Judge Pohl next takes up defense motion AE029 regarding classification of court proceedings. The defense says it wants to know how to treat the unclassified transcript. Judge Pohl says that as he understands it, there is an unofficial and unclassified transcript on the Office of Military Commissions website that is available to the general public. Do you believe that you have a limitation on this unofficial transcript? The defense says it does. Judge Pohl then clarifies with Mattivi that the unofficial transcript on the web site is unclassified and that the defense is free to use it in any way. The official transcript that follows, Mattivi argues, is presumptively classified until it can be reviewed. The reason for the distinction is that the sources are different. One comes from the scrubbed audio broadcast to the press and thus has already been cleaned of classified information. The other comes from the recordings taken in the courtroom where there may have been classified information presented. Even if the audio feed is cut to the press, there is potentially classified information, he says, so it has to be treated as classified until we’re sure there is no classified information in there.Judge Pohl says–after a bit more back-and-forth and after securing the defense’s agreement that this government interpretation presents no problem–that the issue appears to have been resolved. The defense agrees that their concerns have been addressed.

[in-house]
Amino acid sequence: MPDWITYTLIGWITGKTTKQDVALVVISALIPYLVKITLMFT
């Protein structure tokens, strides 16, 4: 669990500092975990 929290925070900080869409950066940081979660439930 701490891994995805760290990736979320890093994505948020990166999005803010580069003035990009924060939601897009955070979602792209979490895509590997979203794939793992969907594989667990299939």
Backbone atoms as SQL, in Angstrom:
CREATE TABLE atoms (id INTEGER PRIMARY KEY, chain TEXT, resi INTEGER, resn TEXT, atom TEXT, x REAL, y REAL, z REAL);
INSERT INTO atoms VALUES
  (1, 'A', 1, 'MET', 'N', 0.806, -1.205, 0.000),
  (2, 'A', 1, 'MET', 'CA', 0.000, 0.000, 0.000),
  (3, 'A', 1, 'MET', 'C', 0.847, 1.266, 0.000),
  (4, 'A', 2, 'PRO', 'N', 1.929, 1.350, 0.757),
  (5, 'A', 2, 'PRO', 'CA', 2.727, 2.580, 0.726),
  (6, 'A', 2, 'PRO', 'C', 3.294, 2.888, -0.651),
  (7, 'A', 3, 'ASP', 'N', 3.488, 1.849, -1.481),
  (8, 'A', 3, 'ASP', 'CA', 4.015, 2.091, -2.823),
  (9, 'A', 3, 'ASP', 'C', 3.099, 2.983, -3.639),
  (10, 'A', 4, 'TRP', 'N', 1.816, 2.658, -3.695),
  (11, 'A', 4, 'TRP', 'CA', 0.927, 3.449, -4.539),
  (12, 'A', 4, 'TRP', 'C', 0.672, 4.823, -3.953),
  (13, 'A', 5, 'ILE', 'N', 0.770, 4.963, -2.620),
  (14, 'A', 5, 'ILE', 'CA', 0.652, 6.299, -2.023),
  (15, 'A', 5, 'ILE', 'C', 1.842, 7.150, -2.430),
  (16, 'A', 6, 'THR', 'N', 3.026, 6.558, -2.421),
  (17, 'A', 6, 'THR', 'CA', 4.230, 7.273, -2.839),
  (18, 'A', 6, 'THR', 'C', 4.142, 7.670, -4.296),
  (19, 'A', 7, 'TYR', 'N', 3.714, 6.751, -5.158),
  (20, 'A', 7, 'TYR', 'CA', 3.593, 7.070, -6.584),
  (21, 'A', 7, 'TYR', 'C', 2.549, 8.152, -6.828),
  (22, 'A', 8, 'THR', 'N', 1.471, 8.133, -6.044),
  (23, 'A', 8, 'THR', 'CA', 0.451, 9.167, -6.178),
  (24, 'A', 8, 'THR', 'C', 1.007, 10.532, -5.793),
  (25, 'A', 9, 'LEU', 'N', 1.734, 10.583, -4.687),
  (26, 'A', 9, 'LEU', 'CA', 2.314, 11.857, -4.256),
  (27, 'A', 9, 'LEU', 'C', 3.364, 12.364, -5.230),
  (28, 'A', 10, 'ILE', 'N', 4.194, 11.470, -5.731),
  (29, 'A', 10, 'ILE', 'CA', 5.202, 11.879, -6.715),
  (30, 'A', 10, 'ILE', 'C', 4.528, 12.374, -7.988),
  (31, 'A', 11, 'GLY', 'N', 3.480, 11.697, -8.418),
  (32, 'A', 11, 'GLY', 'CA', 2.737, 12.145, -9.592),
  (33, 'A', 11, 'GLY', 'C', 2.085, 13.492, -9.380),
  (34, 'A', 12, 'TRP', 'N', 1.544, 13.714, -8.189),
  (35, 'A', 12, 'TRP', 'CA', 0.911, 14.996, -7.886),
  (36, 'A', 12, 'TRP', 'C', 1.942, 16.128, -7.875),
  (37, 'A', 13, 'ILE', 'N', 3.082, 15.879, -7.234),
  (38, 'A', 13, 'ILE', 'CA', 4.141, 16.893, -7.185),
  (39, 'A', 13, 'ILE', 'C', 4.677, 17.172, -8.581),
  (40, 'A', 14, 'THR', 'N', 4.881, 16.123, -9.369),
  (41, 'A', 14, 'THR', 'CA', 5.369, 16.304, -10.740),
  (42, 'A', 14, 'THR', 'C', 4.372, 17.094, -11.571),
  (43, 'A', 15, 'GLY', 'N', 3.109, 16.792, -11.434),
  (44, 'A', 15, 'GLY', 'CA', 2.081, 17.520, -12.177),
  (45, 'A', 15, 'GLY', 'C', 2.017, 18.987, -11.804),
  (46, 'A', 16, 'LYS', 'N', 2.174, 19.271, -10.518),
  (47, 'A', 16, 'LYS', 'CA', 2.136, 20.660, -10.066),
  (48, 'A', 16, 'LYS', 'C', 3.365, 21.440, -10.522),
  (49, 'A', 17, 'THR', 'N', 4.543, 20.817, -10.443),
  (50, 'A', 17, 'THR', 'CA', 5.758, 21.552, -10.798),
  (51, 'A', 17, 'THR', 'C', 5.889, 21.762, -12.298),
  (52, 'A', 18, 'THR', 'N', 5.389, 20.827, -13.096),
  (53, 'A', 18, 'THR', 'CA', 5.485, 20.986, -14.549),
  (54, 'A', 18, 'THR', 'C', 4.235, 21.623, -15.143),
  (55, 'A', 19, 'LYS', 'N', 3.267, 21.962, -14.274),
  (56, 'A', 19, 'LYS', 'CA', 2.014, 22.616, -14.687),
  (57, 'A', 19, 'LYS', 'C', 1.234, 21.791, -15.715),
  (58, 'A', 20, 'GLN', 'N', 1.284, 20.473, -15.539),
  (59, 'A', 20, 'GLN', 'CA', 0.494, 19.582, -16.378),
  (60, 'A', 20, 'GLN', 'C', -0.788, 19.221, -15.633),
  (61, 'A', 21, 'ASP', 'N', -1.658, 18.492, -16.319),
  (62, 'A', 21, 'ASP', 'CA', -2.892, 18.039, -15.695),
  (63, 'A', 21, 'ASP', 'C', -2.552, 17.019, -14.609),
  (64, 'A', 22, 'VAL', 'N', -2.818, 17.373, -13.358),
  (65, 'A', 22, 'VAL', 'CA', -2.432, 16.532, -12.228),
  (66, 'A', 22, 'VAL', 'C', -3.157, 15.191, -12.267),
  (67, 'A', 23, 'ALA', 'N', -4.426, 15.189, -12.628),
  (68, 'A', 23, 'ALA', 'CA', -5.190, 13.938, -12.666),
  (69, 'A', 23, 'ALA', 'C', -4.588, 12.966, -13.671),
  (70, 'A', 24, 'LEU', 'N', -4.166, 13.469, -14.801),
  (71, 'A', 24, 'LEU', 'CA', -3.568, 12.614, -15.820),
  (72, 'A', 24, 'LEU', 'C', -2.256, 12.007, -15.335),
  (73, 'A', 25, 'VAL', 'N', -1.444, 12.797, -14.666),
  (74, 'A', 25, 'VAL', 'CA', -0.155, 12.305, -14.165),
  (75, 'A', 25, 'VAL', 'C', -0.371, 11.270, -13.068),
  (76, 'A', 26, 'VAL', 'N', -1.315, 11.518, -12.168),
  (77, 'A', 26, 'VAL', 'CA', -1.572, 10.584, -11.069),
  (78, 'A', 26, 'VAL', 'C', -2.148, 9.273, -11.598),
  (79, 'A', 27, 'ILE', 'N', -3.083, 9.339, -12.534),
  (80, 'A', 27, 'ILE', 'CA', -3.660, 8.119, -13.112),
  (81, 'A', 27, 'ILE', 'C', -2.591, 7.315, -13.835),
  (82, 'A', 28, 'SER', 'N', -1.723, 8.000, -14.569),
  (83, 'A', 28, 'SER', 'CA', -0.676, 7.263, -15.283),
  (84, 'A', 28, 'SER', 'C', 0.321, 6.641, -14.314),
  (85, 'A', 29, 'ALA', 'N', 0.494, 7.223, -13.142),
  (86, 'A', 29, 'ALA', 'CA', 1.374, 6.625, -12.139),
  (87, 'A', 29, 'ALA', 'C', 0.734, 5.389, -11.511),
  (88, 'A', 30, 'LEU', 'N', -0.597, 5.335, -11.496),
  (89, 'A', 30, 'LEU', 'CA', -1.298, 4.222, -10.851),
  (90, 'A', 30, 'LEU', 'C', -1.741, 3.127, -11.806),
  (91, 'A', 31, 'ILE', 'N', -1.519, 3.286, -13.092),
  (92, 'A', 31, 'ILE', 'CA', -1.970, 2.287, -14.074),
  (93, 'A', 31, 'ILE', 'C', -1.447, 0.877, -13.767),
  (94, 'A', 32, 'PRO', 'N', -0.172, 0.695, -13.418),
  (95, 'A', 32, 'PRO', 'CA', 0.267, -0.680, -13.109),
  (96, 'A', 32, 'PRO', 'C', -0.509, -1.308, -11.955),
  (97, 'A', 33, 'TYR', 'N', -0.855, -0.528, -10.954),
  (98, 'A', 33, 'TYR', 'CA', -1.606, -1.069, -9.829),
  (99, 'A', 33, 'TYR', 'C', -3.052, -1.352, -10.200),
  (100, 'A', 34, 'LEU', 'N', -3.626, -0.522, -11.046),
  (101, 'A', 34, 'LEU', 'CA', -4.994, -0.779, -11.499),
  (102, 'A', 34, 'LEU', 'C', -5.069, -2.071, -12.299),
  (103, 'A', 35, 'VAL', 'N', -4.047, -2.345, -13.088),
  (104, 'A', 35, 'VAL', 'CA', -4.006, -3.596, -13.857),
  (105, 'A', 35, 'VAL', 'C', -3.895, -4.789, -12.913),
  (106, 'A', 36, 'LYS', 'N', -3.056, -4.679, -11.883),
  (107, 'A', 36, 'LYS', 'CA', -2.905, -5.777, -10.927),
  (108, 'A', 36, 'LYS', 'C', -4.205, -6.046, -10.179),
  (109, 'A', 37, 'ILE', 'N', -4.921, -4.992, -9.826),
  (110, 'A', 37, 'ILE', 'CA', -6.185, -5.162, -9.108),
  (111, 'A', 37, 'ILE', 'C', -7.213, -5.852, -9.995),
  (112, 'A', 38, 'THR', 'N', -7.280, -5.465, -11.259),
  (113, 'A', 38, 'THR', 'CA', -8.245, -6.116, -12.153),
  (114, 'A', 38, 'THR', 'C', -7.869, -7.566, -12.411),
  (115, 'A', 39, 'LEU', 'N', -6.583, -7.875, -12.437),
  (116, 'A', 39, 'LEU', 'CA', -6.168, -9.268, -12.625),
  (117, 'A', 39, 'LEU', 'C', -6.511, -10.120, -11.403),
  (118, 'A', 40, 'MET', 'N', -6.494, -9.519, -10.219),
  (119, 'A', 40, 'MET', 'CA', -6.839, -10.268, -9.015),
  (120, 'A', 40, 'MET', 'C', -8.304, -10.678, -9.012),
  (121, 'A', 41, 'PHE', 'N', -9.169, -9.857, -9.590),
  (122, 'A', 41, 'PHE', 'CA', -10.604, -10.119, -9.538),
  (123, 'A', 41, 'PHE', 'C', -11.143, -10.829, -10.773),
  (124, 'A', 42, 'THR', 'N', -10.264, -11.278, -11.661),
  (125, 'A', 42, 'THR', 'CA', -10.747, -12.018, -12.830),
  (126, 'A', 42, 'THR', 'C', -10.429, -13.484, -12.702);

Benjamin Wittes is editor in chief of Lawfare and a Senior Fellow in Governance Studies at the Brookings Institution. He is the author of several books and a member of the Hoover Institution's Task Force on National Security and Law. For speaking information and for a larger collection of his work, see his Full bio »
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